Continuing education is community engagement The School of Social Work Office of Continuing Education is guided in its mission by the needs of the many communities it serves. Thousands of human services professionals have extended their healing reach and advanced their careers through SSW continuing education courses. The SSW Office of Continuing Education demonstrates its

which can be completed over three years, to single-day train-

commitment to community engagement through its advisory

ings on a variety of timely topics.

board partners and through its relationships with agencies

that generate training modules and certificate programs in

Continuing Education Summer Institute, which brings MSW

best practices to benefit Western New York practitioners.

students and community professionals together for enhanced

learning and networking. Meeting at the Center for Tomor-

Drawing on the resources of faculty, alumni and com-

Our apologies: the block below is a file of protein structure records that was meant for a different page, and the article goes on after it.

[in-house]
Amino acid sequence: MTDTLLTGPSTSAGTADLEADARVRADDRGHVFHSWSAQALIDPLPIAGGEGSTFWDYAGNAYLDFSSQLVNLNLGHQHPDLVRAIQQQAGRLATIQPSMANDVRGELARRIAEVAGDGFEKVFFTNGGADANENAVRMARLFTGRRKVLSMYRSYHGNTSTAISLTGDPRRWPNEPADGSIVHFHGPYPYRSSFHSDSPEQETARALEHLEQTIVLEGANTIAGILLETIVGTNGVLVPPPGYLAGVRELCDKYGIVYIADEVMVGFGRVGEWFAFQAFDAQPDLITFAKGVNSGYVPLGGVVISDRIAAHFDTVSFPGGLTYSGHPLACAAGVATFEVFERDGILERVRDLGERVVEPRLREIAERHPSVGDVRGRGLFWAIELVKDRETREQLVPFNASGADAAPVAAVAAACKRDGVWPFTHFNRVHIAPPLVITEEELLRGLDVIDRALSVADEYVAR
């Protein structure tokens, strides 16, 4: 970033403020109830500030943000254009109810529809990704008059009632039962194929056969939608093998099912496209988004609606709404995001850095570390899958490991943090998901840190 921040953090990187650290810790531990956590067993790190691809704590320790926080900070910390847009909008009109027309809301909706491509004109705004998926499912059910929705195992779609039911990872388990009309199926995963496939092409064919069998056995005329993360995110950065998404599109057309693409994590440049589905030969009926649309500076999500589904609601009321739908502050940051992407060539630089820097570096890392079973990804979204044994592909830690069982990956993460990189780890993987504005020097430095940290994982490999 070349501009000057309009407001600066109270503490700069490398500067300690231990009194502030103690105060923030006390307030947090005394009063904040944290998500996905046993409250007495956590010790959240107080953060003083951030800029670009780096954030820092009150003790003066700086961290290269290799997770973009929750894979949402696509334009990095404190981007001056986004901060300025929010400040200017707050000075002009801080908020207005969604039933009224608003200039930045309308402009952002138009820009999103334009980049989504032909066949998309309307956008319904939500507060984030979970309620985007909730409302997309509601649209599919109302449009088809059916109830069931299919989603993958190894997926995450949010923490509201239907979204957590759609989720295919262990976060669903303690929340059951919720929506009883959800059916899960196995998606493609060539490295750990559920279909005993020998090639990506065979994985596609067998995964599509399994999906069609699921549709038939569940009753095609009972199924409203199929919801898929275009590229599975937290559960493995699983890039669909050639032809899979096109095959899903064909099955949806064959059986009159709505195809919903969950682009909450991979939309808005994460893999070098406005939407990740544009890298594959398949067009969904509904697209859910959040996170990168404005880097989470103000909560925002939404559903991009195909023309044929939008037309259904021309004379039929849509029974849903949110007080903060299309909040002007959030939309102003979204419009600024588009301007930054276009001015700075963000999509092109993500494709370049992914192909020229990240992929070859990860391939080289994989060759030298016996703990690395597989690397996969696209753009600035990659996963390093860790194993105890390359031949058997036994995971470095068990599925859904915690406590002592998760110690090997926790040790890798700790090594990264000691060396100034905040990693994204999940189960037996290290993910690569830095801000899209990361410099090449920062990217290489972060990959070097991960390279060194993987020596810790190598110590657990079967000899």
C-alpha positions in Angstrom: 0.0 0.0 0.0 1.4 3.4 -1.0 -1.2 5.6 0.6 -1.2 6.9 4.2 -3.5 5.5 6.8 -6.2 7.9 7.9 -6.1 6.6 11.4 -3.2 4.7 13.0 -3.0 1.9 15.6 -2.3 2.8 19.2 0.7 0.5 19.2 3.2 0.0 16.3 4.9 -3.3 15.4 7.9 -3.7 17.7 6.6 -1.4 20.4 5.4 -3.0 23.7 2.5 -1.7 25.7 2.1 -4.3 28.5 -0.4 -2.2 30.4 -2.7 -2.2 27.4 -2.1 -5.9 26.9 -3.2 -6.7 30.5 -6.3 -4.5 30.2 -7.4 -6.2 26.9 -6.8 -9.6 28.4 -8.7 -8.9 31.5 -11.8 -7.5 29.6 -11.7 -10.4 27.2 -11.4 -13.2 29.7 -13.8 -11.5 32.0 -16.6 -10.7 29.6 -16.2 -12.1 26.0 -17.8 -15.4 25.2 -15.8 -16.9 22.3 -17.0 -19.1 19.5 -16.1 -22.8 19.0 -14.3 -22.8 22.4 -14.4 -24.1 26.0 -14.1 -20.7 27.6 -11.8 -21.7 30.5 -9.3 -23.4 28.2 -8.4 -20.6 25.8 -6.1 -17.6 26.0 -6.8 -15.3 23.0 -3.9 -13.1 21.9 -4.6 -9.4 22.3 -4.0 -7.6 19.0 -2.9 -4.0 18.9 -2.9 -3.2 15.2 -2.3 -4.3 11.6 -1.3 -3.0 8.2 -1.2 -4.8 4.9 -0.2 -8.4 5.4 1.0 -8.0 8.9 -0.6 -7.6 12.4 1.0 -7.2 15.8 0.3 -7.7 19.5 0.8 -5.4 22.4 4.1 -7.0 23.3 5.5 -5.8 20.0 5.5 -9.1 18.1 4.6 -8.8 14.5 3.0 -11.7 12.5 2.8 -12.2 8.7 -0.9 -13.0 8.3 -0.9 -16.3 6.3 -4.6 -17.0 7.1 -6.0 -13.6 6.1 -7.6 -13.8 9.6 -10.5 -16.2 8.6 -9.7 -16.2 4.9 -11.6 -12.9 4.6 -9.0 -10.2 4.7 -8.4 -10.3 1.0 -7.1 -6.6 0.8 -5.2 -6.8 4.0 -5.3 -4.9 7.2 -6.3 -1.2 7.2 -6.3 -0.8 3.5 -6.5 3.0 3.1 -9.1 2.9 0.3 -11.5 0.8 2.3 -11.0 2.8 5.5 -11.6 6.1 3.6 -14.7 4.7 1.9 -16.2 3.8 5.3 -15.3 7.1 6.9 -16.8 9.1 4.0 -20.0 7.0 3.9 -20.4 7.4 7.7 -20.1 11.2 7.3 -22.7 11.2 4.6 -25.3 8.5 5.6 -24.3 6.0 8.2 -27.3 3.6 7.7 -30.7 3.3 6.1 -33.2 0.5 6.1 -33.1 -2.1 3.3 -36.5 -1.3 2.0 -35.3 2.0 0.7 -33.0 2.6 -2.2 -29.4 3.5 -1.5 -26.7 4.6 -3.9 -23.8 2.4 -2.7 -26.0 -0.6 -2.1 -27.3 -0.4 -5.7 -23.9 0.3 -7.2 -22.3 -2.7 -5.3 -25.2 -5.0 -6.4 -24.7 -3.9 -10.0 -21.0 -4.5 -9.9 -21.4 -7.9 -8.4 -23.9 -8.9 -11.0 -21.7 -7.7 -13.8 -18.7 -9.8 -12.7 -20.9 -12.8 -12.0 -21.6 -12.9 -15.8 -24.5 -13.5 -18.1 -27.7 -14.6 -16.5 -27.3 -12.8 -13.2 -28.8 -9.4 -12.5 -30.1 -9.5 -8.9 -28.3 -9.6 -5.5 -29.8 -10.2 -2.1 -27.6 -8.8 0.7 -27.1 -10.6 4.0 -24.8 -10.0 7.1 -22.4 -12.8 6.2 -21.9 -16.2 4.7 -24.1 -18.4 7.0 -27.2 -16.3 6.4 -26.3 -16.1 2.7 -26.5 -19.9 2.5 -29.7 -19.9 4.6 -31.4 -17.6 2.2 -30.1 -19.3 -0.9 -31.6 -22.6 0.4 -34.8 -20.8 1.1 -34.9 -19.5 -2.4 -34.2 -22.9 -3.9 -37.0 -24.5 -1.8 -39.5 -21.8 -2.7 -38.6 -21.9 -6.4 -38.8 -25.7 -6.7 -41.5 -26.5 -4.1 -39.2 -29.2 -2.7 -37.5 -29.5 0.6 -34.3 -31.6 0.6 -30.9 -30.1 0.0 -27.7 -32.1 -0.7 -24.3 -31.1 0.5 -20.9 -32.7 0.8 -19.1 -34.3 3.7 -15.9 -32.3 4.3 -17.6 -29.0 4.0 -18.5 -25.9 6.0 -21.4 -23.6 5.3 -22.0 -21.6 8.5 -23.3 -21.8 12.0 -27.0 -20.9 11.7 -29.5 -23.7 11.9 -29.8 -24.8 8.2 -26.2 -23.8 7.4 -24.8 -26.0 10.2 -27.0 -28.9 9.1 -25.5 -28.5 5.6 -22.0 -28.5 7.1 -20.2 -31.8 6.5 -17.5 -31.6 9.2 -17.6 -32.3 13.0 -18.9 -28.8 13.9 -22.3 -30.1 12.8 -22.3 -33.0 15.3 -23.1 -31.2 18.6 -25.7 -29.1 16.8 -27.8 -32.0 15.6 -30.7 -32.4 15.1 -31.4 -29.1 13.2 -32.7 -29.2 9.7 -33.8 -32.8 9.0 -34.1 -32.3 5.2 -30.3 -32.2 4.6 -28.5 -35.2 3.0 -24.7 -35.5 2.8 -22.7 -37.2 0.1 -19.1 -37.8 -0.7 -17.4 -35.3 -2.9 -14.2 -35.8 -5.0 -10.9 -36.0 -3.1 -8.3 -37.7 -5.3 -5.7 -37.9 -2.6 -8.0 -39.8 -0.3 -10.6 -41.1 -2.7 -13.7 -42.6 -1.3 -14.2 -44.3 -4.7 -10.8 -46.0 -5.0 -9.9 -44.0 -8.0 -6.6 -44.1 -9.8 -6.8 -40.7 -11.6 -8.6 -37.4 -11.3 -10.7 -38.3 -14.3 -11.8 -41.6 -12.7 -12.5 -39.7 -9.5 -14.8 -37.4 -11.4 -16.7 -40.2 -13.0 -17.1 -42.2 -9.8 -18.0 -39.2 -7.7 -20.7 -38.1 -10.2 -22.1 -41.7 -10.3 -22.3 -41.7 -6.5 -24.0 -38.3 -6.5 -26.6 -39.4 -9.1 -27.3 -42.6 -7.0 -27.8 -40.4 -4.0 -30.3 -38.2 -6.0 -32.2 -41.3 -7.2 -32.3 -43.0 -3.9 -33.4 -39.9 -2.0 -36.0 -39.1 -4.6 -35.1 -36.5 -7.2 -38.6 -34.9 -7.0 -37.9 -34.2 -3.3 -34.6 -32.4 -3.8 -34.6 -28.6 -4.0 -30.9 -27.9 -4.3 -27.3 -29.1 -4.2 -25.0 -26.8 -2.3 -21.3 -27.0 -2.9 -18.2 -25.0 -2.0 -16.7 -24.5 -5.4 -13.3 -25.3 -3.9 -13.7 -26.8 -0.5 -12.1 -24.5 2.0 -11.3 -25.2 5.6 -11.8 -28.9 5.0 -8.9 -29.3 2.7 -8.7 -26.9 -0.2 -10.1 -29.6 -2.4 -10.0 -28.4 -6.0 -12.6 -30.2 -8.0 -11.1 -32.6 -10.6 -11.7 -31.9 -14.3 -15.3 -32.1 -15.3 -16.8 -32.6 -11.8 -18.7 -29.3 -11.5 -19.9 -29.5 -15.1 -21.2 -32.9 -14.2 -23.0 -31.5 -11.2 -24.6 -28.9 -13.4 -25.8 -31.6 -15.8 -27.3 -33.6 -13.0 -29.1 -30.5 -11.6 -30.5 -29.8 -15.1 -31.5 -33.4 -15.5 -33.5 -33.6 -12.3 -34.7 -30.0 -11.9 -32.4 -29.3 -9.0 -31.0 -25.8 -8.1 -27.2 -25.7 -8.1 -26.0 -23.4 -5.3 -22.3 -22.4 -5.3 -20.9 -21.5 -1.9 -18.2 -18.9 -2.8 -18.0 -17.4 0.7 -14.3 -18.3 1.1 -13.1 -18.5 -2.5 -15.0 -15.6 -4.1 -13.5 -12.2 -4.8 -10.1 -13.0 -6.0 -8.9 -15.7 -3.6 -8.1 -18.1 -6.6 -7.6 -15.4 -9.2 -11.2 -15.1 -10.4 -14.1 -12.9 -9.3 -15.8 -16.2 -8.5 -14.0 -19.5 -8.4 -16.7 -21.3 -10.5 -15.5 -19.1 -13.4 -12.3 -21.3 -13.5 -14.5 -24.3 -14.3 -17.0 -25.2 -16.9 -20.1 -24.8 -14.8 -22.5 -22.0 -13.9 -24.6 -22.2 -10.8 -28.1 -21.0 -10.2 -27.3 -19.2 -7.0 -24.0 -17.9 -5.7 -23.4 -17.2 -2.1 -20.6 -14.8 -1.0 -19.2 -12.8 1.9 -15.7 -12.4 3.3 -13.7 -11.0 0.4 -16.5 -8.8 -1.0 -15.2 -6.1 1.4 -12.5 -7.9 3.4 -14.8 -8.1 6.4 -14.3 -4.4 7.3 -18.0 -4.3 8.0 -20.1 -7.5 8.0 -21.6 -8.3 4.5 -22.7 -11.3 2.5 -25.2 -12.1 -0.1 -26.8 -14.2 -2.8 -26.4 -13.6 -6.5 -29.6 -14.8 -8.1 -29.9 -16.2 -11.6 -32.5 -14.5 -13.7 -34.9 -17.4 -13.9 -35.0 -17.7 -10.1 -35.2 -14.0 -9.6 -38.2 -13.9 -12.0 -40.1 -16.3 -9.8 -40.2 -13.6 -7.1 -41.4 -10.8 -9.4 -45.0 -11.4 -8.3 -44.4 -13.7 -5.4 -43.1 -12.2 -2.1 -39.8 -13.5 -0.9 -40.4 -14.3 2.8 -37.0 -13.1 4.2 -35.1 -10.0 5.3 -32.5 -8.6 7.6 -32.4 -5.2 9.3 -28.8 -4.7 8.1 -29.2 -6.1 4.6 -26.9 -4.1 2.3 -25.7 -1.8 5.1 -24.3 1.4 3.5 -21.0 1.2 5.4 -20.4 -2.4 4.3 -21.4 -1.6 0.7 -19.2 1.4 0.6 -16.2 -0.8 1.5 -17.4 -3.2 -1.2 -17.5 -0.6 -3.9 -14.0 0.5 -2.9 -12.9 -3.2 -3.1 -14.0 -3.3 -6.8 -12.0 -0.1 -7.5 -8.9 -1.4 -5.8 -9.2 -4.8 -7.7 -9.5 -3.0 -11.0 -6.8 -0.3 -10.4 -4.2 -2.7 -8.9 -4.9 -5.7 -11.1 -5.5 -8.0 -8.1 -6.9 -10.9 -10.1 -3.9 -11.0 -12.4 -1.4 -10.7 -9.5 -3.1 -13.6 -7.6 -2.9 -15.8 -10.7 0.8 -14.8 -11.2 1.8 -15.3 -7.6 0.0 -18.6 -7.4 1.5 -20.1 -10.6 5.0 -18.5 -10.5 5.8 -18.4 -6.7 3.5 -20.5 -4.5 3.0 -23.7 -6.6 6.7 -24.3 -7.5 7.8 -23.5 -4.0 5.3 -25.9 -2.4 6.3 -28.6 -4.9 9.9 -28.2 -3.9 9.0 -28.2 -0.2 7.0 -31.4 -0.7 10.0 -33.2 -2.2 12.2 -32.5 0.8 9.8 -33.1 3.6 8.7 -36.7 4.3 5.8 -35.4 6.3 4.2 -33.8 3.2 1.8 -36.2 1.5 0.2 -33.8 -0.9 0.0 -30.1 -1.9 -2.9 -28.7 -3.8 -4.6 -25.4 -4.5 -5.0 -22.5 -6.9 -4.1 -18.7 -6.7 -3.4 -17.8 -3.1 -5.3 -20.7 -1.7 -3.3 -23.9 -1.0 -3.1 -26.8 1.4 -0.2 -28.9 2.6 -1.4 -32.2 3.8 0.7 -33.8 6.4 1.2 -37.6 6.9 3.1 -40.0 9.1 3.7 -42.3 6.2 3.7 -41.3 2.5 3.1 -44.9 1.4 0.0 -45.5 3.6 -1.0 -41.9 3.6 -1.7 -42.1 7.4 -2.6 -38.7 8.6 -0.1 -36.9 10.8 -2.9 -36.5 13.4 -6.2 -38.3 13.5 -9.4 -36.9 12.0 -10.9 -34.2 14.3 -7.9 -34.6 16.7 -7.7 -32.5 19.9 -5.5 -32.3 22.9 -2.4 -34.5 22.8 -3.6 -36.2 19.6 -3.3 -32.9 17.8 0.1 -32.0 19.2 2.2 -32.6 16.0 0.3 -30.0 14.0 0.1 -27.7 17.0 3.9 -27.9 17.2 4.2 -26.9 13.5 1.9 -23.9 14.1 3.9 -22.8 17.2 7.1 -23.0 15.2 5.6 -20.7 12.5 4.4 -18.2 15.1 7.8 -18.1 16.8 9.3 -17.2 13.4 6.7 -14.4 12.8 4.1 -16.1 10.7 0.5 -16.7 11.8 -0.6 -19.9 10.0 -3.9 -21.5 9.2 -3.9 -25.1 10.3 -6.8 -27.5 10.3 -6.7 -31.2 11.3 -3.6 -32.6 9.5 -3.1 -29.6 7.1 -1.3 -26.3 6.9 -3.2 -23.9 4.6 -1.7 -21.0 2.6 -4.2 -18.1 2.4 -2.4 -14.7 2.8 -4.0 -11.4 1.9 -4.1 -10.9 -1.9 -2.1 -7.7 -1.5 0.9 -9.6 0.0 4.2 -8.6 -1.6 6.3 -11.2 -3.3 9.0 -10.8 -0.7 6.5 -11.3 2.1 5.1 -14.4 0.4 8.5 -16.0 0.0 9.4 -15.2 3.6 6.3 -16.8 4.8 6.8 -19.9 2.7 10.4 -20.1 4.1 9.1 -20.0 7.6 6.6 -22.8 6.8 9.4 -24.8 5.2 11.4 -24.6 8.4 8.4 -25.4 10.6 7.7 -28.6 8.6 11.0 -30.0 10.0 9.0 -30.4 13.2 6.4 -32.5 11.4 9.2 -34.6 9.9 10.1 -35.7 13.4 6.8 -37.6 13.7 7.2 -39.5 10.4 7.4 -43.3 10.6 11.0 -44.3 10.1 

This year marks the 25th anniversary of the Office of

munity practitioners, the CE office provides high-quality

row on UB’s North Campus during the last two weeks of July,

trainings and certificate programs. The SSW difference is in

the institute offers a wide selection of one-day workshops

the quality of its trainers and its standards for training.

and 1-credit MSW courses (also available as noncredit work-

shops). One of this summer’s highlights is the dynamic Scott

The SSW Office of Continuing Education offers train-

ings and programs throughout the year. These range from

D. Miller, an international expert in outcome- and session-

the 96-training-hour Trauma Counseling Certificate Program,

rating scales.

For more information and to download the latest catalog and course descriptions, go to

www.socialwork.buffalo.edu/conted


Mosaics Spring 2010